2. Renal Calcium Handling in Metabolic Acidosis

Metabolic acidosis increases urinary calcium excretion, leading to negative calcium balance when persistent [16]. There are several proposed mechanisms to explain the hypercalciuric effect of metabolic acidosis (Figure 2) [17]: (1) the decreased electrochemical gradient required for paracellular calcium reabsorption in the proximal tubule, (2) the decreased driving force and permeability for paracellular calcium reabsorption in the thick ascending limb (TAL) via the claudin 16/19 complex [18], and (3) the direct inhibitory effect on TRPV5 gating caused by the acidification of either extracellular or intracellular pH.
Figure 2. Mechanisms of acidosis-induced hypercalciuria. Proposed mechanisms of hypercalciuria in metabolic acidosis axially down the nephron: (1) Decreased electrochemical gradient required for paracellular calcium reabsorption in the proximal tubule. Luminal calcium is concentrated through the isotonic absorption of NaCl and water. Removal of HCO3 from the lumen increases luminal [Cl], creating an electrochemical gradient for paracellular calcium reabsorption. In metabolic acidosis, there is lower luminal HCO3, leading to a blunted rise in luminal [Cl], which translates into a lower chemical driving force for calcium reabsorption. (2) The suppression of Na/K/2Cl transport decreases the electrical gradient required for paracellular calcium reabsorption in the thick ascending limb (TAL). (3) TRPV5 gating inhibition caused by acidification of either extracellular or intracellular pH. Abbreviations: ↓ pH = Decreased pH. Created with BioRender.com, accessed on 23 December 2023.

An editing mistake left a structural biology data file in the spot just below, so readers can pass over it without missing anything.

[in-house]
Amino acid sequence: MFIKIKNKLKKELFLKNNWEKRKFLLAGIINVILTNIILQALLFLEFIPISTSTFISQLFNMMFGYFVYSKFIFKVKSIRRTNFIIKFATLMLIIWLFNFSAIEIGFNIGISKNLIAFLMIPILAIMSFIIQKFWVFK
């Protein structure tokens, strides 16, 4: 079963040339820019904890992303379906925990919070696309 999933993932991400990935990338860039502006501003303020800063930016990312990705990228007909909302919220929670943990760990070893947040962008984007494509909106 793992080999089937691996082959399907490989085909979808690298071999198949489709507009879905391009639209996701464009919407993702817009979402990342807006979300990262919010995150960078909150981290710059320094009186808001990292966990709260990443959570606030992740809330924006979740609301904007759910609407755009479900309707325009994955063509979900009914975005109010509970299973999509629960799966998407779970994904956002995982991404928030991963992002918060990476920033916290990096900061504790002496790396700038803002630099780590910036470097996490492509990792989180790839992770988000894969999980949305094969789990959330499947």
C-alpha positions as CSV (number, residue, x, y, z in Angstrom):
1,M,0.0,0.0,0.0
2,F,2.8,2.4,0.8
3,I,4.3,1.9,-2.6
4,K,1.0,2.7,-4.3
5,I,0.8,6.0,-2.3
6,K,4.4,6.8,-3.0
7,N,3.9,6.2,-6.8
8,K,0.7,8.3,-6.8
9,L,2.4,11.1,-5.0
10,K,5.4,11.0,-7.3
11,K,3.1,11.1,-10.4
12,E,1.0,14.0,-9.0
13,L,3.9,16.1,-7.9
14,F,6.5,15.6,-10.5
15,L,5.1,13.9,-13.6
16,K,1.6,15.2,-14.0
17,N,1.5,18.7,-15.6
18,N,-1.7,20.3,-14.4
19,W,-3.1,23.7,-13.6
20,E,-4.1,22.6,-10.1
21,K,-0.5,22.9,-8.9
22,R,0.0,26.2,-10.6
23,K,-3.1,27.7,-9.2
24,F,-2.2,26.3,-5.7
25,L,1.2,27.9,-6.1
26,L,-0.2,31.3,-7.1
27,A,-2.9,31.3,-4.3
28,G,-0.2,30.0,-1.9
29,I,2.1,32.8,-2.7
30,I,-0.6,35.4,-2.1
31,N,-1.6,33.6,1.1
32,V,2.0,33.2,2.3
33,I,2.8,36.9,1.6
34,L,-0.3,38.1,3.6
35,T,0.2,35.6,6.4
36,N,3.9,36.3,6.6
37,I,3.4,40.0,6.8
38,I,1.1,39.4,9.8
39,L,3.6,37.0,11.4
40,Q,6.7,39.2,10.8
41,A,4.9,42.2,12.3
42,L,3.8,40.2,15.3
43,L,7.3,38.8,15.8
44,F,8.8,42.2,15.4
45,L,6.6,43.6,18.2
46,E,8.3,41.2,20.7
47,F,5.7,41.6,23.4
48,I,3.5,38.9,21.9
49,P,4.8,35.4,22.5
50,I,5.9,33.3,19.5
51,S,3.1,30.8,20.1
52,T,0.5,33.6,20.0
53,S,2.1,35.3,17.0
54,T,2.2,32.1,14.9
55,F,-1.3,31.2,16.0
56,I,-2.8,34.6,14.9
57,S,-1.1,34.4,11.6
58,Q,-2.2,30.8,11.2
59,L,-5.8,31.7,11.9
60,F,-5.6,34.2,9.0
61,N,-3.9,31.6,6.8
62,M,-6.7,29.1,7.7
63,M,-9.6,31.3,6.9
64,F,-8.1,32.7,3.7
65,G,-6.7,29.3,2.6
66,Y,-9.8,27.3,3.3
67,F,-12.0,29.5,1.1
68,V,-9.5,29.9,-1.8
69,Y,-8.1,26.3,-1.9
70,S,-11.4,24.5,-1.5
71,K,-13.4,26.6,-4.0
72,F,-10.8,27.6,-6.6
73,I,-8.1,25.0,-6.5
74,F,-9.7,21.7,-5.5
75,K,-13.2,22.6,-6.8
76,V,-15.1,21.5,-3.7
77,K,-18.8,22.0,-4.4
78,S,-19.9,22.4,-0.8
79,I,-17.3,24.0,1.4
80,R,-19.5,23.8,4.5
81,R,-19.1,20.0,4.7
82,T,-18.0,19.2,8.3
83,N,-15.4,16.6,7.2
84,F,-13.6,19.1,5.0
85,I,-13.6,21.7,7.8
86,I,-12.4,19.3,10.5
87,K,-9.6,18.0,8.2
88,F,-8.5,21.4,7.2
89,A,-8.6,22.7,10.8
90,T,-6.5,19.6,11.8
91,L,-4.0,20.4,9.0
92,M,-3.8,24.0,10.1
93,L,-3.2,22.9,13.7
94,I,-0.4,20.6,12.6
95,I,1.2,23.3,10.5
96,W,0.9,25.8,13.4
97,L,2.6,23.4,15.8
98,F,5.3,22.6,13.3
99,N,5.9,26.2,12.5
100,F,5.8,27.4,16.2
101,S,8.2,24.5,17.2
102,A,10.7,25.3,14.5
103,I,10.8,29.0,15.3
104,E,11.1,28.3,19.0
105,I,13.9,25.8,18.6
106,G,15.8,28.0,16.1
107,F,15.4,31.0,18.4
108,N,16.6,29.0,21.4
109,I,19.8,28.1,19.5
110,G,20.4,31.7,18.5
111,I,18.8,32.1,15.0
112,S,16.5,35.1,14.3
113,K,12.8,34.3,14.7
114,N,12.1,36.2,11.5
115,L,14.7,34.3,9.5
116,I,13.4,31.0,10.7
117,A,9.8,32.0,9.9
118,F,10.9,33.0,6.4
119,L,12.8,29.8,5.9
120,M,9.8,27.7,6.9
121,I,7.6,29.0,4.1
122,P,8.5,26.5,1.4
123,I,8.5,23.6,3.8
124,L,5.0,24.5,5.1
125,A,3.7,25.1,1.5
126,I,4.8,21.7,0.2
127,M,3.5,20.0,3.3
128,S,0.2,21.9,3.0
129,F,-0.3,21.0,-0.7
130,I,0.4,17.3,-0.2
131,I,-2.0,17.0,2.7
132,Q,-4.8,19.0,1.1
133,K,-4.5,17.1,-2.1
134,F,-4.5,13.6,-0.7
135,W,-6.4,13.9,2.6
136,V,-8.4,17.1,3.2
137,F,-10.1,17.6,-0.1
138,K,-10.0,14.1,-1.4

Calcium reabsorption by the proximal tubule is carried primarily via the paracellular route, driven electrochemically by the luminal calcium concentration due to isotonic water and solute (mainly sodium chloride) absorption; hence, the main regulator of calcium flux in the proximal tubule is sodium chloride/water reabsorption. In metabolic acidosis, there is a blunted rise in luminal chloride compared to when serum bicarbonate is normal, which translates into a lower driving force for calcium absorption. In the thick ascending limb, calcium is absorbed primarily via the paracellular route, driven by positive luminal voltage (generated via sodium reabsorption via NKCC2 (Na-K-2Cl cotransporter) and potassium recycling via ROMK). Metabolic acidosis inhibits apical NaCl absorption via NKCC2, leading to reduced luminal voltage and decreased paracellular calcium reabsorption at the TAL segment. On the other hand, calcium reabsorption in the distal tubule mainly occurs via the transcellular route through the TRPV5 calcium apical calcium channel, after which calcium binds calbindin-D28K in the cytosol, which facilitates diffusion through the cytosol and eventual extrusion across sodium/calcium exchangers (NCX1) and calcium/ATPase (PMCA) on the basolateral membrane (Figure 2).

3. Renal Phosphate Handling in Metabolic Acidosis

Urinary phosphate excretion is predominantly determined by PTH and FGF-23. However, disturbances in acid–base balance also influence renal phosphate handling. During metabolic acidosis, there is a significant increase in the renal excretion of phosphate [19][20], which contributes to acid removal through titratable acid. As kidney function declines in chronic kidney disease (CKD), there is a decrease in ammonium formation and secretion by the proximal tubule [21]. There is an increase in the excretion of monovalent phosphate (H2PO4) as a compensation through metabolic acidosis-induced phosphaturia [20]. Lower serum bicarbonate is associated with higher renal phosphate excretion in patients with CKD [22].